During his time as Manhattan’s Borough President, Scott Stringer released a 2013 report calling to restructure the ACC. Stringer suggested, as the Shelter Reform Action Committee had for years, that the Department of Health and Mental Hygiene’s oversight of the ACC was an inappropriate conflict of interest which left “little room for [ACC] to question DOHMH priorities and decisions.”

Acting as NYC’s comptroller in 2020, Stringer also released an audit detailing poor conditions within the ACC’s facilities.

Today, NYC shelters receive the least amount of funding per capita in comparison to the three other most populous cities in the United States, two of which — Los Angeles and Houston — receive about three times the amount of funding per capita.

In January 2019, the ACC signed a 34-year, $1.4 billion maximum reimbursable amount (MRA) contract with the city. Since the contract takes the form of an MRA, that does not mean the ACC receives $41 million per year, but rather that is the maximum amount the city would ever pay them. In fact, the ACC typically receives less than half of what they could receive annually, with their 2023 budget just under $18 million.

The city has made long overdue strides as of late, with construction beginning to create a new shelter in the Bronx, the end of construction on a Queens shelter, the construction of a small adoption center in Manhattan, and the anticipated renovation of the Brooklyn shelter to begin this fall.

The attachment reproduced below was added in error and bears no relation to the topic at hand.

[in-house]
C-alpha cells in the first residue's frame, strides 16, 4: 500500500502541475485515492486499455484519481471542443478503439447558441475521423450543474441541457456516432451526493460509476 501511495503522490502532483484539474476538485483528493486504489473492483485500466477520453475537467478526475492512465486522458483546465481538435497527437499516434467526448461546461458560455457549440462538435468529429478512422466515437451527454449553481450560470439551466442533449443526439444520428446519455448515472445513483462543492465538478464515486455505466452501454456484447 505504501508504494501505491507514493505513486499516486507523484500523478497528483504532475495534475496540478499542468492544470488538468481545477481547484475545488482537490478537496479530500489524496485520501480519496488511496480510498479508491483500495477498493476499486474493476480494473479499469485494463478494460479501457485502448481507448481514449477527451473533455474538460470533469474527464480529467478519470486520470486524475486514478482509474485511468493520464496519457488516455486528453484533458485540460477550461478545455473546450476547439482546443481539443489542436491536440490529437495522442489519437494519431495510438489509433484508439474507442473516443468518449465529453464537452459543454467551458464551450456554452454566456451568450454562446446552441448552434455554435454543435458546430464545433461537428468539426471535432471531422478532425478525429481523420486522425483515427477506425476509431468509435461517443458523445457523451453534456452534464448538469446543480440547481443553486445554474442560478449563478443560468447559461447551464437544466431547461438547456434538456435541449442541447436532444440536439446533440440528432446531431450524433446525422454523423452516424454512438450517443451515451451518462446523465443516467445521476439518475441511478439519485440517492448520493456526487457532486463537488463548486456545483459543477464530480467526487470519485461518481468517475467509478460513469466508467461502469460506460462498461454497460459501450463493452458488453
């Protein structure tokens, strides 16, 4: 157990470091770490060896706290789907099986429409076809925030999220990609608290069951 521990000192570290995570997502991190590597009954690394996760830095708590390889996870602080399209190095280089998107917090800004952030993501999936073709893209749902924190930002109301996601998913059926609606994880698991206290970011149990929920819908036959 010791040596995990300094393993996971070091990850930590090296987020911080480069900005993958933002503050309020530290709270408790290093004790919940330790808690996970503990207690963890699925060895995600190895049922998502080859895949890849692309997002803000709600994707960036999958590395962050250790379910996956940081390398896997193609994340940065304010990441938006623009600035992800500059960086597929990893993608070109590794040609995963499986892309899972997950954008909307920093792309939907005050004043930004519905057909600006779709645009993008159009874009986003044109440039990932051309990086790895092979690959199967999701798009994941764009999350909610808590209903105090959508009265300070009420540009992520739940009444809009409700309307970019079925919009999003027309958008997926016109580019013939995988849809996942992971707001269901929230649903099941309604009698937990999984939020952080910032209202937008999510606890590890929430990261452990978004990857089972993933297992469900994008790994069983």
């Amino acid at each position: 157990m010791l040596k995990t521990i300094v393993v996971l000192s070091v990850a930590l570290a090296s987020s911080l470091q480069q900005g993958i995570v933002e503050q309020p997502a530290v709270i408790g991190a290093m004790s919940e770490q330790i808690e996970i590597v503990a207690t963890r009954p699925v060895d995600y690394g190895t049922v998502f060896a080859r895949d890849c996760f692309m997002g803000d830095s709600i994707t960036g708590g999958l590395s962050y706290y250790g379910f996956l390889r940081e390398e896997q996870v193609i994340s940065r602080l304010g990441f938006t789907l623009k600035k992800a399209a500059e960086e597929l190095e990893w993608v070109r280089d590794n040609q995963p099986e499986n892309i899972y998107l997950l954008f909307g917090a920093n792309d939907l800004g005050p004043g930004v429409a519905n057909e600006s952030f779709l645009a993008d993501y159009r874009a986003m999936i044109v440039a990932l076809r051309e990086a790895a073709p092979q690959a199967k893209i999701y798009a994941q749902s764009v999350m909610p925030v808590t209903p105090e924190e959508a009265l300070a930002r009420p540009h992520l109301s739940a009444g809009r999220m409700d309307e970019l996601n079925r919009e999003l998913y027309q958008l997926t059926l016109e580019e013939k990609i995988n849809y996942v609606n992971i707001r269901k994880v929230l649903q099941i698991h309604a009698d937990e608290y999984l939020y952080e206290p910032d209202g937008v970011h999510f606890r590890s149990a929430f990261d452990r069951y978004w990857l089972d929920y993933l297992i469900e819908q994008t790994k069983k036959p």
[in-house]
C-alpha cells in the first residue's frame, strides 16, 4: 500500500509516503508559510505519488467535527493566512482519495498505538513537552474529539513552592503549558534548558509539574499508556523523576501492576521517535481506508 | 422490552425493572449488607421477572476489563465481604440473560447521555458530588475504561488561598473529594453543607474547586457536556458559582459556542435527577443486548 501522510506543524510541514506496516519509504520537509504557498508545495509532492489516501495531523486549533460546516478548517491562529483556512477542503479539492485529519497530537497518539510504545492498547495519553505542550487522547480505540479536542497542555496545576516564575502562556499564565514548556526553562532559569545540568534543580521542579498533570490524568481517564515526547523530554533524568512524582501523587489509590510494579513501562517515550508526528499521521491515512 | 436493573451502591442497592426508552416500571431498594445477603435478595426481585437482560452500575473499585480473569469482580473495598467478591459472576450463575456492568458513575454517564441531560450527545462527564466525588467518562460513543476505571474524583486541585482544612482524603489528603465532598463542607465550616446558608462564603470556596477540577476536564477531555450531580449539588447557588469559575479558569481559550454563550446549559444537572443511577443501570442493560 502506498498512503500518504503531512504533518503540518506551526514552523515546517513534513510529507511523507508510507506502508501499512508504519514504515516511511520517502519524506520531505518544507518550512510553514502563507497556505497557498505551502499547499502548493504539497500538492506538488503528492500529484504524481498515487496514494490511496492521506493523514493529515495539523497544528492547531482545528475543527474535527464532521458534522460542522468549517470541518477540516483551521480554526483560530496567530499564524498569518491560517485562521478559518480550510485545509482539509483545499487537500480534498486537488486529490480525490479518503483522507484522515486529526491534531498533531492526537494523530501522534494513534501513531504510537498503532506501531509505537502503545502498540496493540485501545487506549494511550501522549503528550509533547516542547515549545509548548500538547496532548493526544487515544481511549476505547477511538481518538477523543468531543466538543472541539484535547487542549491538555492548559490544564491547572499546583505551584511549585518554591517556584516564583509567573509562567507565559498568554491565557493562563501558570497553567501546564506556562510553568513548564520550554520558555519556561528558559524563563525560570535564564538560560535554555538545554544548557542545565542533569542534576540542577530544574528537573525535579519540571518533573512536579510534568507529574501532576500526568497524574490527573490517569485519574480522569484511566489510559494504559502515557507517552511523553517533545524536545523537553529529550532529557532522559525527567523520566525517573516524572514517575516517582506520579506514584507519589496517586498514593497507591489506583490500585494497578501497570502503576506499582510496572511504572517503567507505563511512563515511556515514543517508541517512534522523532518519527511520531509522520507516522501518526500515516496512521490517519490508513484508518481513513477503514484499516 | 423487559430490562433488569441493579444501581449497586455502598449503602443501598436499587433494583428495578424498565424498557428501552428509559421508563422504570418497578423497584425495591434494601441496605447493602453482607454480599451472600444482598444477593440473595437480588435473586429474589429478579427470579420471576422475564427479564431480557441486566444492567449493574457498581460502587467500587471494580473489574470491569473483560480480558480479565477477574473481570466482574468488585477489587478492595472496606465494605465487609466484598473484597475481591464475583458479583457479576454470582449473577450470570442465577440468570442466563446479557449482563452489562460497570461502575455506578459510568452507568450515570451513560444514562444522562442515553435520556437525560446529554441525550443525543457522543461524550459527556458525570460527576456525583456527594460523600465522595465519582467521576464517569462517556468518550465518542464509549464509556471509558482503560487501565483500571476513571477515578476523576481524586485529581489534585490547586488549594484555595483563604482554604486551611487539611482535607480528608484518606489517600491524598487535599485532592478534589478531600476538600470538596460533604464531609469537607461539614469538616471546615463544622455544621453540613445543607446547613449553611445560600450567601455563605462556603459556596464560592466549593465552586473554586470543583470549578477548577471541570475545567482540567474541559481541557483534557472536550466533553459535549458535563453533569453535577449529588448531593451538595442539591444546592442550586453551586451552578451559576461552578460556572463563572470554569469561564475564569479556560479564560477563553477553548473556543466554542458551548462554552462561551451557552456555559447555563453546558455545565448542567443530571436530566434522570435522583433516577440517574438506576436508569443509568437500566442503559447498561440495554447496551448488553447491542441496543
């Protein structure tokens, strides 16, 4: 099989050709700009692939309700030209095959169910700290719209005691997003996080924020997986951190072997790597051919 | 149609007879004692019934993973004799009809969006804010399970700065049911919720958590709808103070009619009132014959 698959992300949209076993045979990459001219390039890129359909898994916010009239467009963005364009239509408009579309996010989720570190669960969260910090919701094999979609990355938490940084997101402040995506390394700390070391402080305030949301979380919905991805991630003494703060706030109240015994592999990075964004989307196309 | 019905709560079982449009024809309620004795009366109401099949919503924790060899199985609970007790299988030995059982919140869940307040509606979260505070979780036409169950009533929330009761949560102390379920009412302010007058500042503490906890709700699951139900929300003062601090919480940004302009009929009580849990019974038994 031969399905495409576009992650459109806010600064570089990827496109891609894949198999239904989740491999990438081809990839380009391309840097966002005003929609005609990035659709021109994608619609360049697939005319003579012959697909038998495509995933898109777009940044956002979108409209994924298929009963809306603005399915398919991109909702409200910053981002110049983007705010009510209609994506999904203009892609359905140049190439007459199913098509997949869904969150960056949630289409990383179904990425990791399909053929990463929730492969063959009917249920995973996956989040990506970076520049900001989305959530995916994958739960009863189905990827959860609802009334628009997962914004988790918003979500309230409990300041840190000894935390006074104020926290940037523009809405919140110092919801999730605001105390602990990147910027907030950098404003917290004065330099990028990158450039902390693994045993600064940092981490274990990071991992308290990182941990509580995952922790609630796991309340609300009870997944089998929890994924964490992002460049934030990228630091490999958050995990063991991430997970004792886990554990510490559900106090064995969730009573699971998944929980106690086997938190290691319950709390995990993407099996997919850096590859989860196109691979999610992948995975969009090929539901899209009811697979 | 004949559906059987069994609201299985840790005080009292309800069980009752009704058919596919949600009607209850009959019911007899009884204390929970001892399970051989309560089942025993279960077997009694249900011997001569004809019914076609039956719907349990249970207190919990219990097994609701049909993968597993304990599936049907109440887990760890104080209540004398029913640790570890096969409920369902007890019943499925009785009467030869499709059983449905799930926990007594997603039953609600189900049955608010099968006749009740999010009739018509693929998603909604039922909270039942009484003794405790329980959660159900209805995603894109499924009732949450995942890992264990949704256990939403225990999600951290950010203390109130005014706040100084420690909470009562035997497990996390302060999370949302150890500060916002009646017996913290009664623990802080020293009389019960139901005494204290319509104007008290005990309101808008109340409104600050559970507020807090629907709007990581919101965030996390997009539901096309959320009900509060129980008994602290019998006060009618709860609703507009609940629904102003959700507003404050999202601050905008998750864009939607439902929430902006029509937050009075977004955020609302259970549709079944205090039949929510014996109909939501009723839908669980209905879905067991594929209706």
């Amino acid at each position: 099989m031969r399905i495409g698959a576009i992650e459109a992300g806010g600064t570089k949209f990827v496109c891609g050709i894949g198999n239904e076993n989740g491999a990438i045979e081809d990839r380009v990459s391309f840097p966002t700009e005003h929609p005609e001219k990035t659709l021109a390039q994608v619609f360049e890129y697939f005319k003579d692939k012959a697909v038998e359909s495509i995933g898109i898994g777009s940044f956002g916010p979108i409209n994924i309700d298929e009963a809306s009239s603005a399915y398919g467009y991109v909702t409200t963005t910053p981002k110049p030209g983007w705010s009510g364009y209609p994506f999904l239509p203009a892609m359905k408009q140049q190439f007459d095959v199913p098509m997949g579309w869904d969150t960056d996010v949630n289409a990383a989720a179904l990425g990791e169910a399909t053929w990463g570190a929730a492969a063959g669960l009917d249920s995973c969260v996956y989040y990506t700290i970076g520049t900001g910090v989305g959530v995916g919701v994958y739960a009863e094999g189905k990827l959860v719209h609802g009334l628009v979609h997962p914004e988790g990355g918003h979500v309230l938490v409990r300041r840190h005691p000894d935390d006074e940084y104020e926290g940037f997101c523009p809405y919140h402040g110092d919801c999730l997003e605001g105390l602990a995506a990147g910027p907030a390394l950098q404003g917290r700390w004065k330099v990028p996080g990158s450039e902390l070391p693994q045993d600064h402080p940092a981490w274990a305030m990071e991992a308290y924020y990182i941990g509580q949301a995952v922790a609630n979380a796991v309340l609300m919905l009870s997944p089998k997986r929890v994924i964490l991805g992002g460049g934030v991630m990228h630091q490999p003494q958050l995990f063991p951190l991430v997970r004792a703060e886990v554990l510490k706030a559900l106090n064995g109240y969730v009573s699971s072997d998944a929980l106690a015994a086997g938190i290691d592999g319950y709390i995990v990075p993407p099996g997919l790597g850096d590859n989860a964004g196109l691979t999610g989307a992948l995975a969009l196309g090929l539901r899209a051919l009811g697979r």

Hansen says things are looking up thanks to the City Council members who have advocated on the ACC’s behalf, as they just received a $3 million budget hike for the 2024 fiscal year. Additionally, several City Council members have used their discretionary funds to aid the ACC, with Queens Council members Francisco Moya, Robert Holden, and Vickie Paladino giving out the most funds for 2024.

Council member Holden has put $50,000 of his discretionary funds for the 2024 fiscal year alone towards different entities that benefit animal welfare. Back in 2021, Holden advocated for the creation of a committee specifically devoted to animal welfare. Holden’s Chief of Staff Daniel Kurzyna says that although “there has been little movement on the idea of creating a standalone committee,” it is “something we still advocate for.”

The ASPCA continues to partner with the ACC and take in their animals who require more comprehensive resources.

“By dedicating our resources and expertise to animals with medical and behavioral challenges, we’re supporting the animals who need it most and helping ACC free up their resources to assist more cats and dogs in need across the city,” ASPCA spokesperson Alexander Craig stated.

Hansen described the homeless pet population in NYC as a “community issue” and suggested a few ways people can help. She emphasized the importance of volunteers and said that they currently need the most at their Brooklyn facility.

She noted that, “one of the perceptions of volunteering at an animal shelter is that you will volunteer and get to walk puppies all day, and that’s not necessarily the case when you’re at an open admission shelter.”

Hansen suggested that people also help by sharing the profiles of animals on social media, which has the ability to attract potential adopters. You can find more information on how to help out the ACC here.